Aetna trades at 13x 2007 earnings of 3.26 and about 14x free cash flow (measured as cash from operations, net of capex and net of estimated capital set asides for state-based regulatory reserve requirements). For the foreseeable future , it will organically grow revenue in a range of 4-9%. Assuming stable medical loss ratios, SG&A ratios should steadily decline and permit profit to grow more rapidly than revenues. Free cash flow yield is now 7%; an assumed 6-7% growth in profits for foreseeable future (5% revenue growth; plus margin expansion of 15-20 basis points per year that would add 2% per year to profit growth) means an investor who bought Aetna now and never sold it would receive 13-14% returns on his money (r = fcf yield + g). If the market reprices the stock to reflect a 12% return, that would imply 17x EPS (18x fcf). Estimating 2008 EPS of $3.83 and fcf/share of $3.60 (assuming use of fcf to repurchase shares), implied price would be $65.
Aetna has two health care businesses (its Group Insurance and Large Case Pension segments are too small to be material to the investment thesis). The larger of the two health care businesses, its ‘risk’ business, provides health care insurance. In the smaller of the two, its ‘self-funded’ business, companies directly cover medical costs themselves but pay Aetna a fee for (a) administering their plan, and (b) helping control their medical costs, chiefly through Aetna’s network of provider discounts. Large companies that can spread the risk of self-funding across large employee bases have generally self-funded, since it permits the company to capture the underwriting profit for itself and thus reduce expenses. As healthcare costs have increased, the size of companies willing to self-fund has slowly declined and will likely continue to do so; as a result share across the industry should slowly shift from risk to self-funded. This shift is undesirable since a self-funded member generates only about 20-30% the annual profit of a risk member. However, Aetna’s self-funded business deserves a much higher multiple than the risk business. Its growth in members is greater and the business is less price sensitive, has stickier customers and higher returns on capital since it requires no statutory capital set-aside.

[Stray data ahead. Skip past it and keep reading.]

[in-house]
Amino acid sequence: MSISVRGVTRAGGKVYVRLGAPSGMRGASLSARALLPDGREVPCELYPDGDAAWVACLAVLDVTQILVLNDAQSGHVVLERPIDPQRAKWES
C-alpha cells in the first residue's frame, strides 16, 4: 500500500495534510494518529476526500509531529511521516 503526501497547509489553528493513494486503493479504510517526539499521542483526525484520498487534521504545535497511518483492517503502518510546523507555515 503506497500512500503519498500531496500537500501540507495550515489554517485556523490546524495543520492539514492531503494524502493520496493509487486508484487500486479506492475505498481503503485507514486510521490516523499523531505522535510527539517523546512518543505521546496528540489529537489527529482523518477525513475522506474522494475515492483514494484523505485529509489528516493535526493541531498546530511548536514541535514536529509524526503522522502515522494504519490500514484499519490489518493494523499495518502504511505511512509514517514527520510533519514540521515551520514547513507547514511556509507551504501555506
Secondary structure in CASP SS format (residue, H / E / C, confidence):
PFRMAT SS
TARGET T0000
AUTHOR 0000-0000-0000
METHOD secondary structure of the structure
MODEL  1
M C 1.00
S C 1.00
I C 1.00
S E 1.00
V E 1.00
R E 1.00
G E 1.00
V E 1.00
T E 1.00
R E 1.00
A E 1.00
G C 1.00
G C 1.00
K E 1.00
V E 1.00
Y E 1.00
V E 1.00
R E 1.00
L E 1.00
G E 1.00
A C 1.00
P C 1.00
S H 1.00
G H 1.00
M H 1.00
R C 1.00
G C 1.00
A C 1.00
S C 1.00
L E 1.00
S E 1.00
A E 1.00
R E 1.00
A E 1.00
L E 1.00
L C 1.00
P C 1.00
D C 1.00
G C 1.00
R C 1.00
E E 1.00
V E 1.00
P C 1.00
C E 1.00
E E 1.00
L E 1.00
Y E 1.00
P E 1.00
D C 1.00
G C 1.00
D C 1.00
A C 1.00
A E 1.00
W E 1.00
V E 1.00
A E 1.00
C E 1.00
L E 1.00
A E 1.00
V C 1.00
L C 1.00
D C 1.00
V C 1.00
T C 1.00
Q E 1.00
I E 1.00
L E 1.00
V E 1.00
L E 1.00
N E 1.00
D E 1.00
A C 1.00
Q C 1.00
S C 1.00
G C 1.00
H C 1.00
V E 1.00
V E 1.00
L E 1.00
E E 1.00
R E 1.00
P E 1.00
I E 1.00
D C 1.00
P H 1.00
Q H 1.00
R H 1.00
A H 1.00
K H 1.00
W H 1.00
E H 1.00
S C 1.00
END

Healthcare payors’ used to underwrite in cycles, like more commoditized parts of the insurance industry. As a result, many investors interpreted slowing member and premium growth across the industry as inaugurating a cycle of pricing competition that would be reflected in higher medical loss ratios (ratio of medical benefits to risk-based premiums) and lower profits. Aetna’s underwriting stumbles in the first and second quarters aggravated this concern. While some deterioration in pricing seemed possible then and remains a legitimate concern now, a return of the industry’s previous chaotic and uneconomic behavior is highly unlikely, due to (a) the industry’s consolidation, (b) improved actuarial capacity, (c) more disciplined CEOs explicitly and unanimously committed to pricing discipline (including McGuire/now Hemsley at UNH, Glascock at WLP and Williams at AET) and (d) the brutal treatment equity markets now apply to healthcare insurers that break pricing discipline (witness reaction to Aetna’s Q2 results). Finally, underwriting profit margins through Q2 06 at major non-profit Blues (available for modest fee online on state by state basis at